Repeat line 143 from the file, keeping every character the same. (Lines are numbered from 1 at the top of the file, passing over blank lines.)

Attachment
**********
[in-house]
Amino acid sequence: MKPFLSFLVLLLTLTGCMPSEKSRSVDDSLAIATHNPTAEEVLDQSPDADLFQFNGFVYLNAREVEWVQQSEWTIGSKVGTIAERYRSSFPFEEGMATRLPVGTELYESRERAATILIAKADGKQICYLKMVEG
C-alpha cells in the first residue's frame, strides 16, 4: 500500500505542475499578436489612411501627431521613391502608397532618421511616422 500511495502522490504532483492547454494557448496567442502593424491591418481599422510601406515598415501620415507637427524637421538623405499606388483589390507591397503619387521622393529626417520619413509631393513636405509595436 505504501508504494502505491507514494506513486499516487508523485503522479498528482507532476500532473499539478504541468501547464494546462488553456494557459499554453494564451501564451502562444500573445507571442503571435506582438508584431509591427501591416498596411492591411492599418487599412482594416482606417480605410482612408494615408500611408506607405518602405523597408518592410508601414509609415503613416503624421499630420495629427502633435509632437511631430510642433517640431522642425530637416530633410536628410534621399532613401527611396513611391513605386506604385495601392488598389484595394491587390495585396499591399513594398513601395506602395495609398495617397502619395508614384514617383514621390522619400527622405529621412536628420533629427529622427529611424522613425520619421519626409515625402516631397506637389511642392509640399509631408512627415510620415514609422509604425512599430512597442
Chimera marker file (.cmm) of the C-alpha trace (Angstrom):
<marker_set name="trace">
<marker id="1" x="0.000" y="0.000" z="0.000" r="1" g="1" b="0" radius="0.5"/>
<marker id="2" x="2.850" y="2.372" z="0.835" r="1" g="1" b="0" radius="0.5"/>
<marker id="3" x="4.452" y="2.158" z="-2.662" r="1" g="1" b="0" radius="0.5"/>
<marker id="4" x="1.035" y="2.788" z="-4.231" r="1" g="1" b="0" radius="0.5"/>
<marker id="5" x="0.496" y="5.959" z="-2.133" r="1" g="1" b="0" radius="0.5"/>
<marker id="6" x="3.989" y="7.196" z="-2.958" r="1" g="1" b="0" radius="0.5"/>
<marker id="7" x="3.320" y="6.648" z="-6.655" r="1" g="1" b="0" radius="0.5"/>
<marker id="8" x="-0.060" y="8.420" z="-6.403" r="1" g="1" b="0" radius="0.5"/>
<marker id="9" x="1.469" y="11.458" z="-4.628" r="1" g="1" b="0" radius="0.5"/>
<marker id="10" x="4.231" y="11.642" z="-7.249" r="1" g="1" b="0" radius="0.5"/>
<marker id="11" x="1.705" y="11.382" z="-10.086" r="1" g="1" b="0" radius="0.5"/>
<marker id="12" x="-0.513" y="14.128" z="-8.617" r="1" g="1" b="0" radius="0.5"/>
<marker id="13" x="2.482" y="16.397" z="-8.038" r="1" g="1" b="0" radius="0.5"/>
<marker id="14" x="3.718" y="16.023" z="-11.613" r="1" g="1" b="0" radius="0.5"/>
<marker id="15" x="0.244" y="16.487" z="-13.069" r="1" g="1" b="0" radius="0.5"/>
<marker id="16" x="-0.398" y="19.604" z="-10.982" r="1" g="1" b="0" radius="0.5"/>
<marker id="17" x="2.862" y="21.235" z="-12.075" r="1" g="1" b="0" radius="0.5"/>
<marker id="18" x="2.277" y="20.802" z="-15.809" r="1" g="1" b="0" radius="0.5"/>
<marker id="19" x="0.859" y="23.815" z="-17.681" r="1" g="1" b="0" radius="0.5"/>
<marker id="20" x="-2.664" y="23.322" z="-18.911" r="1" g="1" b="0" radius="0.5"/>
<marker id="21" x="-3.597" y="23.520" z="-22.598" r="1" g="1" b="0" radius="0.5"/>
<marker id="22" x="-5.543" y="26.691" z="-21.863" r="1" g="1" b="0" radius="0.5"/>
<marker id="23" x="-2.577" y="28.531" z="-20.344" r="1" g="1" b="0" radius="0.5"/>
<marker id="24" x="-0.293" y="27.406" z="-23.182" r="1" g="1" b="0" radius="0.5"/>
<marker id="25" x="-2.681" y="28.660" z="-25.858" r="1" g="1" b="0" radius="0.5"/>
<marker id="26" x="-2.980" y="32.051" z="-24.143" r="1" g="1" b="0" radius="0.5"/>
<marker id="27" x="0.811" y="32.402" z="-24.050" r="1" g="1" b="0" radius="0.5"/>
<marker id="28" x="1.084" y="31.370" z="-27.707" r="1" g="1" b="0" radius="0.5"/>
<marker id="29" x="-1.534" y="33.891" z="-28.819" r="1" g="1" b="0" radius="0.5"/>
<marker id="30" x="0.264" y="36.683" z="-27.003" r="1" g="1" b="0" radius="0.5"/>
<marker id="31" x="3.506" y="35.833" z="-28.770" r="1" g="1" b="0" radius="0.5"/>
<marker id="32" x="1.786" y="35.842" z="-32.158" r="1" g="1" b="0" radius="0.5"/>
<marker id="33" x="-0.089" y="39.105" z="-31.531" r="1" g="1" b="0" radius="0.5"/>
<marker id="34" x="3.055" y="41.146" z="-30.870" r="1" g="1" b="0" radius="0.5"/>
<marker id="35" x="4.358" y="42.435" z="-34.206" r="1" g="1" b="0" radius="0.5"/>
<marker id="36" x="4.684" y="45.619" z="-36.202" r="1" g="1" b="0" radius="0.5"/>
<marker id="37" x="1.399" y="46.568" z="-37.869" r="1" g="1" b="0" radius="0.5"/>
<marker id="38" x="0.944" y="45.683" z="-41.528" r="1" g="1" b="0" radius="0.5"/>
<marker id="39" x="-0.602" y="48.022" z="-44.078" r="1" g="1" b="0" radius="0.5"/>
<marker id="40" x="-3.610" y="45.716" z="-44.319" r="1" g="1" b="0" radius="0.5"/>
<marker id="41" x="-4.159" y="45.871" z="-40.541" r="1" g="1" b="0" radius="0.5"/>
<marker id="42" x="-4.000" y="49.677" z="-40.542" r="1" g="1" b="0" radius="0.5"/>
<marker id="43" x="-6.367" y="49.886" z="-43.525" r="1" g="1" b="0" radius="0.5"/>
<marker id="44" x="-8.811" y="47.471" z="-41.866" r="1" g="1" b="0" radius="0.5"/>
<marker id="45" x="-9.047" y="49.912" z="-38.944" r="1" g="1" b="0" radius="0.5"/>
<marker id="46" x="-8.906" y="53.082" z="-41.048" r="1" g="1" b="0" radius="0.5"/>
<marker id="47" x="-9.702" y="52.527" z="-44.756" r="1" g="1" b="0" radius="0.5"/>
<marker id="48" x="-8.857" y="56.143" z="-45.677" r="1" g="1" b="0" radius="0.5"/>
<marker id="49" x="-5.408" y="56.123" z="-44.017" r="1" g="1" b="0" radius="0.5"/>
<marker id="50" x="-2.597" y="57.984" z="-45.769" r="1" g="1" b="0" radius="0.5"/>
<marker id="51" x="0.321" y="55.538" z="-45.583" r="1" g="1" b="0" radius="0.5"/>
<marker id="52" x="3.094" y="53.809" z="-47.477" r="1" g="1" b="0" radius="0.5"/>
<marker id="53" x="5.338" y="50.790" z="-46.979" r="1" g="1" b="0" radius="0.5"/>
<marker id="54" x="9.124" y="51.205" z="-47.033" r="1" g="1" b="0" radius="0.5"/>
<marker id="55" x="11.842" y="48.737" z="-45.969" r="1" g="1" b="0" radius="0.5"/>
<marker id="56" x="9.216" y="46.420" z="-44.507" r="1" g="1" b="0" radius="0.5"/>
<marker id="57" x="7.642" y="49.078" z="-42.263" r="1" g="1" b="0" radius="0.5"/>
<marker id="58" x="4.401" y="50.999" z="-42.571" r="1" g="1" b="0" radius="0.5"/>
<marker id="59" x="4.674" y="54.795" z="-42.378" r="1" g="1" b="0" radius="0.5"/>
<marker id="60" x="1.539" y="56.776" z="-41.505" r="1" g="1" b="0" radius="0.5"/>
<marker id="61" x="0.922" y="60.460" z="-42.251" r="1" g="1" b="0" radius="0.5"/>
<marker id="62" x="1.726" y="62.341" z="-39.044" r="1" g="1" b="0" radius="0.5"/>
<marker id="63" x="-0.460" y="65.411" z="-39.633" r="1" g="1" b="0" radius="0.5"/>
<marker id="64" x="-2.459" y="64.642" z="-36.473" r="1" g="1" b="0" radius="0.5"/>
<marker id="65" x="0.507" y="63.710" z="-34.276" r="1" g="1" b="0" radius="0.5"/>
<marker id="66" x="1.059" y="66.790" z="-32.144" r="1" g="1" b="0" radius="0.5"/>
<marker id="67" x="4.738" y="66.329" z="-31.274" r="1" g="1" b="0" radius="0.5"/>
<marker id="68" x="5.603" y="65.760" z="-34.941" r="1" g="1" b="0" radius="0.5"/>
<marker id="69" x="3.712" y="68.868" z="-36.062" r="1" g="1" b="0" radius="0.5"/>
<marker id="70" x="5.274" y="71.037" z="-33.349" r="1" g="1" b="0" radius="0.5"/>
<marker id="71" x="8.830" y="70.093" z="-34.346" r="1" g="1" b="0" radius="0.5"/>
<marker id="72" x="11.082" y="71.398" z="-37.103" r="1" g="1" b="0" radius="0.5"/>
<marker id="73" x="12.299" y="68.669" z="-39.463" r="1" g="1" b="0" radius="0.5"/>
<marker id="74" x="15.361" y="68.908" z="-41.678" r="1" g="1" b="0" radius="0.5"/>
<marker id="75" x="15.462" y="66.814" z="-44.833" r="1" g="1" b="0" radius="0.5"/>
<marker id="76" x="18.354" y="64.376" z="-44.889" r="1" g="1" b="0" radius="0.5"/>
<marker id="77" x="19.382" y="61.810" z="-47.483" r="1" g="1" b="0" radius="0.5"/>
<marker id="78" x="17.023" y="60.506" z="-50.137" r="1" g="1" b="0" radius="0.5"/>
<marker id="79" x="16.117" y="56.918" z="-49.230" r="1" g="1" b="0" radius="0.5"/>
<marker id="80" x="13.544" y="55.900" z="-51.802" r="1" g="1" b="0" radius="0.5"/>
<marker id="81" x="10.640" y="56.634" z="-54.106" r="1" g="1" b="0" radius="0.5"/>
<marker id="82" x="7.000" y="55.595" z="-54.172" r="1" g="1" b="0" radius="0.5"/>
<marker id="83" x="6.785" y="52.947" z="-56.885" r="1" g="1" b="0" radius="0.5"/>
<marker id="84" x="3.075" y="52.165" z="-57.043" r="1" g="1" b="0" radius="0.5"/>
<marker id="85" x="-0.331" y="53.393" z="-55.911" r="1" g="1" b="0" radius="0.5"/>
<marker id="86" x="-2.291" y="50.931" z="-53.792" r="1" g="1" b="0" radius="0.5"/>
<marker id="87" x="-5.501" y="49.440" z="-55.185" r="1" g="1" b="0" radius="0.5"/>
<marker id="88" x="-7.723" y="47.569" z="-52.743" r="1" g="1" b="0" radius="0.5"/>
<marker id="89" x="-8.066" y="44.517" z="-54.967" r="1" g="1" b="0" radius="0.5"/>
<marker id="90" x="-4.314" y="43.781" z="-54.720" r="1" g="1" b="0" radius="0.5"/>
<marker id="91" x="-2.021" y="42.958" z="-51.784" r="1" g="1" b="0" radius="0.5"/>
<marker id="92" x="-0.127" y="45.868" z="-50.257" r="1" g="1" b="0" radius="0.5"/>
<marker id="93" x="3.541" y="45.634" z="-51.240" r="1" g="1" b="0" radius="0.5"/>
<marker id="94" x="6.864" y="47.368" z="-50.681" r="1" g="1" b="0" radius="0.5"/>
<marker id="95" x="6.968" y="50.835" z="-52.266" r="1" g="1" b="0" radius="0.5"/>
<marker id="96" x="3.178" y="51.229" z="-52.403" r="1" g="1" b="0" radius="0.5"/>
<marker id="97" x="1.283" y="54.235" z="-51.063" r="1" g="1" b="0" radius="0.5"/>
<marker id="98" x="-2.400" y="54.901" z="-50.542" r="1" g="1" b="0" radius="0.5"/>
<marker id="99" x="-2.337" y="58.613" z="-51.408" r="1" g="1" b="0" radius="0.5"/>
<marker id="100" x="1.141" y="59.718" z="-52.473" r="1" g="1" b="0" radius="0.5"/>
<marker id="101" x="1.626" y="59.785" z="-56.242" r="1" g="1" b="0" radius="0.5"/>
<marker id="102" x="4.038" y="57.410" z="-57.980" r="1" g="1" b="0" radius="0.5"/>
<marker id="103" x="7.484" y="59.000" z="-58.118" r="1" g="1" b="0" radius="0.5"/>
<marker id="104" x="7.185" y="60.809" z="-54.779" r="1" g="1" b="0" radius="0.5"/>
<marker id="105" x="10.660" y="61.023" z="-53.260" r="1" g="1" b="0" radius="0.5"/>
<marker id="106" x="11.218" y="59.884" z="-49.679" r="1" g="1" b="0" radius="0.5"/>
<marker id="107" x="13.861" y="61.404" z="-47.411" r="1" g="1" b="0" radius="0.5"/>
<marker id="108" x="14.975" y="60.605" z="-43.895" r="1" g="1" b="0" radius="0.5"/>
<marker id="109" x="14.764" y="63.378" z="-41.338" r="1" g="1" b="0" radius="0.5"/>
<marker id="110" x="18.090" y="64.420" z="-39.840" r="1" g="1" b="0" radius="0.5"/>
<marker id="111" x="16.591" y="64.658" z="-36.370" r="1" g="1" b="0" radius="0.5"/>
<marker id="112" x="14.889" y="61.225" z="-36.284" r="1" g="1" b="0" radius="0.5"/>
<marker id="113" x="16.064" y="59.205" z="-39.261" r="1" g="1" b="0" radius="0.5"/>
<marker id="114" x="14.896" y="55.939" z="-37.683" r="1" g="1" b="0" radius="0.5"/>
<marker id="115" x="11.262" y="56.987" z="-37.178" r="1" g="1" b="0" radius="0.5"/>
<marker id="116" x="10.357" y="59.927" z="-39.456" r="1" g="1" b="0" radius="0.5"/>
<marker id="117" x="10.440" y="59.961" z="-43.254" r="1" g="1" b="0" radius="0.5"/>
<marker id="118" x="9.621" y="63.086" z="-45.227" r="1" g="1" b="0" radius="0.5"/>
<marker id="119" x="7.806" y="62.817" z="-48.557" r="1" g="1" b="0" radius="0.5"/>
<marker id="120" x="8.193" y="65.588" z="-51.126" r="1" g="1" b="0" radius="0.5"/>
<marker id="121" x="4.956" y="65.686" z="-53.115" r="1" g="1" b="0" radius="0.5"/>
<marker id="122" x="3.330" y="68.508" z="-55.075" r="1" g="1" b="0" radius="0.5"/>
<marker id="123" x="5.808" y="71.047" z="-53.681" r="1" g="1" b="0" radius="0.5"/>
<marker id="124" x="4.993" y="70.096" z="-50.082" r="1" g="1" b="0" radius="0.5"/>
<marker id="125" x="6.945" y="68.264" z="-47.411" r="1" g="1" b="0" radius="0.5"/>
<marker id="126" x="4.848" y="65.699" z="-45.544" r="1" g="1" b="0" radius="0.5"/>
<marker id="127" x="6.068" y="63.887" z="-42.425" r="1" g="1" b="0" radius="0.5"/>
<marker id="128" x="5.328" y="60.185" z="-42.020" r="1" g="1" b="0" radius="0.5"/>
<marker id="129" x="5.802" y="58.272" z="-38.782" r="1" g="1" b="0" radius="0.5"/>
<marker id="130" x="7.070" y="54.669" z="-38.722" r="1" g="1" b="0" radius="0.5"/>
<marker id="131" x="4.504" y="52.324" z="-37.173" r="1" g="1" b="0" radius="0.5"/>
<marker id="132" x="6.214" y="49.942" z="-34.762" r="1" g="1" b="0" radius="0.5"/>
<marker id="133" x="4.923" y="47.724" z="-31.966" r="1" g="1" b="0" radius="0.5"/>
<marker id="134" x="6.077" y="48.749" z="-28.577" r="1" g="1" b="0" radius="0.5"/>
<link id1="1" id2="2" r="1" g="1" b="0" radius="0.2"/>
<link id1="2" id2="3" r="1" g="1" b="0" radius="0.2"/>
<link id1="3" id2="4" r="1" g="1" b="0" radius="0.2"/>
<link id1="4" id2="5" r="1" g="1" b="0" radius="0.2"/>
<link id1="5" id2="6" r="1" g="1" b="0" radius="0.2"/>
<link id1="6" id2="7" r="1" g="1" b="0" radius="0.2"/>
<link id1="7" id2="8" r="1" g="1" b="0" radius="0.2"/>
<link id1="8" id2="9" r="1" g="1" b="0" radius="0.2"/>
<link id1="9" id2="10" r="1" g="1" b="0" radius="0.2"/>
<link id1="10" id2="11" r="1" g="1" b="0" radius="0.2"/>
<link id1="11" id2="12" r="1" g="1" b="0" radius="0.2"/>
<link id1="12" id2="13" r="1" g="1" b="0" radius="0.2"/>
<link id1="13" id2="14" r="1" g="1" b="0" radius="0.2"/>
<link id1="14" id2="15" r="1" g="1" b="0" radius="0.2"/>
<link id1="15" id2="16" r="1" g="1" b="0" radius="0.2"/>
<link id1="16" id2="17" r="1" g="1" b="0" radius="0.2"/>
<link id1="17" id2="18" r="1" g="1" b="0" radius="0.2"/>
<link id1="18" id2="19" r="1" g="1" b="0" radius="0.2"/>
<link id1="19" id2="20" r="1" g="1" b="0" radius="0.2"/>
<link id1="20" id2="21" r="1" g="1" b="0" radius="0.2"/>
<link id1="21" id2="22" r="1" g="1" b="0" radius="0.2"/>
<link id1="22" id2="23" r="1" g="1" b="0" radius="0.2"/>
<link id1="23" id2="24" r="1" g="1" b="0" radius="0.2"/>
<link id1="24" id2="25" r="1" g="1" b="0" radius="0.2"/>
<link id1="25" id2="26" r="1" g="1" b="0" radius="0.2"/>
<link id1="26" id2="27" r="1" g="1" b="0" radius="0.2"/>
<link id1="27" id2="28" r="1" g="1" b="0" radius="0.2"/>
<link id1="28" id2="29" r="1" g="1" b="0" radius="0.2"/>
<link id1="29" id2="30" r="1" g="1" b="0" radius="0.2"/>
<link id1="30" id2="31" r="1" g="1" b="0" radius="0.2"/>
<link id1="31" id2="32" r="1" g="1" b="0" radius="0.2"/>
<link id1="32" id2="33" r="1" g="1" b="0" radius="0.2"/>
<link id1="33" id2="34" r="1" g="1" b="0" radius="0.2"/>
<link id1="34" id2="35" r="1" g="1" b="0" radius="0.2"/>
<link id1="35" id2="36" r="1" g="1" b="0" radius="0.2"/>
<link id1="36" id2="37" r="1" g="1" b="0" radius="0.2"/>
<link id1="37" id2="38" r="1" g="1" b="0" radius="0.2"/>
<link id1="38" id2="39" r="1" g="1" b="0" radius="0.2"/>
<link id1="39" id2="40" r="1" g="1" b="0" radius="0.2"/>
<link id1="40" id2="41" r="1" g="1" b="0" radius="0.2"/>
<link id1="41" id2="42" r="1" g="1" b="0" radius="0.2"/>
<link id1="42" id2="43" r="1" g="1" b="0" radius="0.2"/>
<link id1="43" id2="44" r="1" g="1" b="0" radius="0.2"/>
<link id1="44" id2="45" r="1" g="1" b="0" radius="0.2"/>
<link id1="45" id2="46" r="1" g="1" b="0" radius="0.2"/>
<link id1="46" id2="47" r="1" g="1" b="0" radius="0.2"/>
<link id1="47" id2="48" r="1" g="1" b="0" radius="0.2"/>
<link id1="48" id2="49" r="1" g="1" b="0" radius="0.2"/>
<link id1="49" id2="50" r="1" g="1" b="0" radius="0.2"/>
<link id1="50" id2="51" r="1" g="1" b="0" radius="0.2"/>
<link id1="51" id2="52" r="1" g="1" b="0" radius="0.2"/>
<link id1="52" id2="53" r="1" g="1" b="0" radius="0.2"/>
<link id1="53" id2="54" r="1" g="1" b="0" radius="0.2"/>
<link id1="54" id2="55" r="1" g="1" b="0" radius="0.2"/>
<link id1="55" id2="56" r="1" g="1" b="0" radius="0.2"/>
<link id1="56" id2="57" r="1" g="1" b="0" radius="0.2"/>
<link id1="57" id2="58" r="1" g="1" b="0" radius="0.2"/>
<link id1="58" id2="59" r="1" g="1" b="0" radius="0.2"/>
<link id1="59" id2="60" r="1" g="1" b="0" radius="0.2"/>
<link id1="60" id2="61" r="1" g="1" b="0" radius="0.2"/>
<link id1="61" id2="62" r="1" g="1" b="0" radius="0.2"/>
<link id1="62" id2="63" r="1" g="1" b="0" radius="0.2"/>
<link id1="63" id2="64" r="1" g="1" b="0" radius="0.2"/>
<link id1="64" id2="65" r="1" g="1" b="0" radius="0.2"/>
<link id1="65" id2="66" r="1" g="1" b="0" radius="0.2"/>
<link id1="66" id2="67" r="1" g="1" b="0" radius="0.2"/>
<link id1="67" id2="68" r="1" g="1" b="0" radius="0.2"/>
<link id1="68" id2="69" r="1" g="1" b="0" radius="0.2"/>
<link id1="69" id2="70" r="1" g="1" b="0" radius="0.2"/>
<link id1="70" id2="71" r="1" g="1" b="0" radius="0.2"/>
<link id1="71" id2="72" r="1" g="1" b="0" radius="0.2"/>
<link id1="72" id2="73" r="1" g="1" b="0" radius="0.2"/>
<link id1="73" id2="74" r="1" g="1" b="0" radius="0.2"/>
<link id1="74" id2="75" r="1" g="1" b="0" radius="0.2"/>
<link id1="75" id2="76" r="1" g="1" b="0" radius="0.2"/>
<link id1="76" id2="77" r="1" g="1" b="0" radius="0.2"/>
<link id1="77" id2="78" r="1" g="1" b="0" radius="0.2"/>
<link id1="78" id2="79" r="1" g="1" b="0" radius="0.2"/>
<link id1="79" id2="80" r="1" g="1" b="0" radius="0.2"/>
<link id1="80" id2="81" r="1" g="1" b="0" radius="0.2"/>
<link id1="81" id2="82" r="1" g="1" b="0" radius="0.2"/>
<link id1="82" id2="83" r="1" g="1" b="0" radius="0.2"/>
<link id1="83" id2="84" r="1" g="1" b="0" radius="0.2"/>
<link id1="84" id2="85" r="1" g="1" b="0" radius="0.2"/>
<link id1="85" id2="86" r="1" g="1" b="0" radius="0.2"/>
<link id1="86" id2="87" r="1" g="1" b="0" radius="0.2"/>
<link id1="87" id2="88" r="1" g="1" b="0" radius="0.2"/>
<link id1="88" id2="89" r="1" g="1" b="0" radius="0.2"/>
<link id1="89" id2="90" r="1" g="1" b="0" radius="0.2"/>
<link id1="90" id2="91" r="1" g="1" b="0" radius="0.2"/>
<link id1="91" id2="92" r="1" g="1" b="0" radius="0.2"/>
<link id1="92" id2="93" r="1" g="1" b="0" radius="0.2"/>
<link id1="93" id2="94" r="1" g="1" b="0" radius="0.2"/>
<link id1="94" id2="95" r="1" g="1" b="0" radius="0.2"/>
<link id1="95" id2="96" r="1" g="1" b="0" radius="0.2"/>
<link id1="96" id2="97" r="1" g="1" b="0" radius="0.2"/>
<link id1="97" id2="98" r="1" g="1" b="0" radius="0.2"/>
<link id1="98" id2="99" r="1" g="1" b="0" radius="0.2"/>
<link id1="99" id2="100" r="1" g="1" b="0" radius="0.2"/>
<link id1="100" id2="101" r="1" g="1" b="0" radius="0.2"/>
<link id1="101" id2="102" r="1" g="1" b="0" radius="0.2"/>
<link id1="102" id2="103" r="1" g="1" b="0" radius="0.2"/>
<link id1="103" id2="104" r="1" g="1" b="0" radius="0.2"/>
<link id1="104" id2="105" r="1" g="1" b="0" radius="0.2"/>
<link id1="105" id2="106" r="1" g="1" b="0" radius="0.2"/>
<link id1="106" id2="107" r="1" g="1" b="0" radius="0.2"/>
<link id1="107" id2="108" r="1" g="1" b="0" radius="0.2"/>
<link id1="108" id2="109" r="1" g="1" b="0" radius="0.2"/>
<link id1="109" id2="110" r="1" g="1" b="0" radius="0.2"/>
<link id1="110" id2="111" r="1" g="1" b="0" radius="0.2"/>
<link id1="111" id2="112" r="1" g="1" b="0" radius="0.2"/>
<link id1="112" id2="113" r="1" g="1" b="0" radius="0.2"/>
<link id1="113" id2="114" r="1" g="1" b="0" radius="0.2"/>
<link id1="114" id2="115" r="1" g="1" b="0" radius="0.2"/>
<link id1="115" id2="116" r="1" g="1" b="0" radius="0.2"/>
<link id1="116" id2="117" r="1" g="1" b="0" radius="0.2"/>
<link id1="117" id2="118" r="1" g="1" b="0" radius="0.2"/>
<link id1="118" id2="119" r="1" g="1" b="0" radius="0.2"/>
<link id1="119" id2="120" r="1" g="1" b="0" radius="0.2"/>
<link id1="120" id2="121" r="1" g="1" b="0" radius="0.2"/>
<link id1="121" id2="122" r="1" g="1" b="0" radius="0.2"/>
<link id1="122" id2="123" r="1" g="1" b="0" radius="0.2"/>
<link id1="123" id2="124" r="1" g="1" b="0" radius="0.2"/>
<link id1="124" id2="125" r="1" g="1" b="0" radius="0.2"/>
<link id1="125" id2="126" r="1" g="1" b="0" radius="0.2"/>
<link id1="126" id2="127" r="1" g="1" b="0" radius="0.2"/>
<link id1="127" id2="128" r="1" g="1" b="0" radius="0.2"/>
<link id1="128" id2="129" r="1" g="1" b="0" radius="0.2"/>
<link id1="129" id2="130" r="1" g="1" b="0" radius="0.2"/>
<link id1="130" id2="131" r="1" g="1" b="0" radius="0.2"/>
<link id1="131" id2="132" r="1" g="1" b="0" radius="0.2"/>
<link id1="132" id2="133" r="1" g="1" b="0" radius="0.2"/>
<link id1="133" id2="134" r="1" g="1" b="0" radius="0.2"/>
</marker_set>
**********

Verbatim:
<link id1="4" id2="5" r="1" g="1" b="0" radius="0.2"/>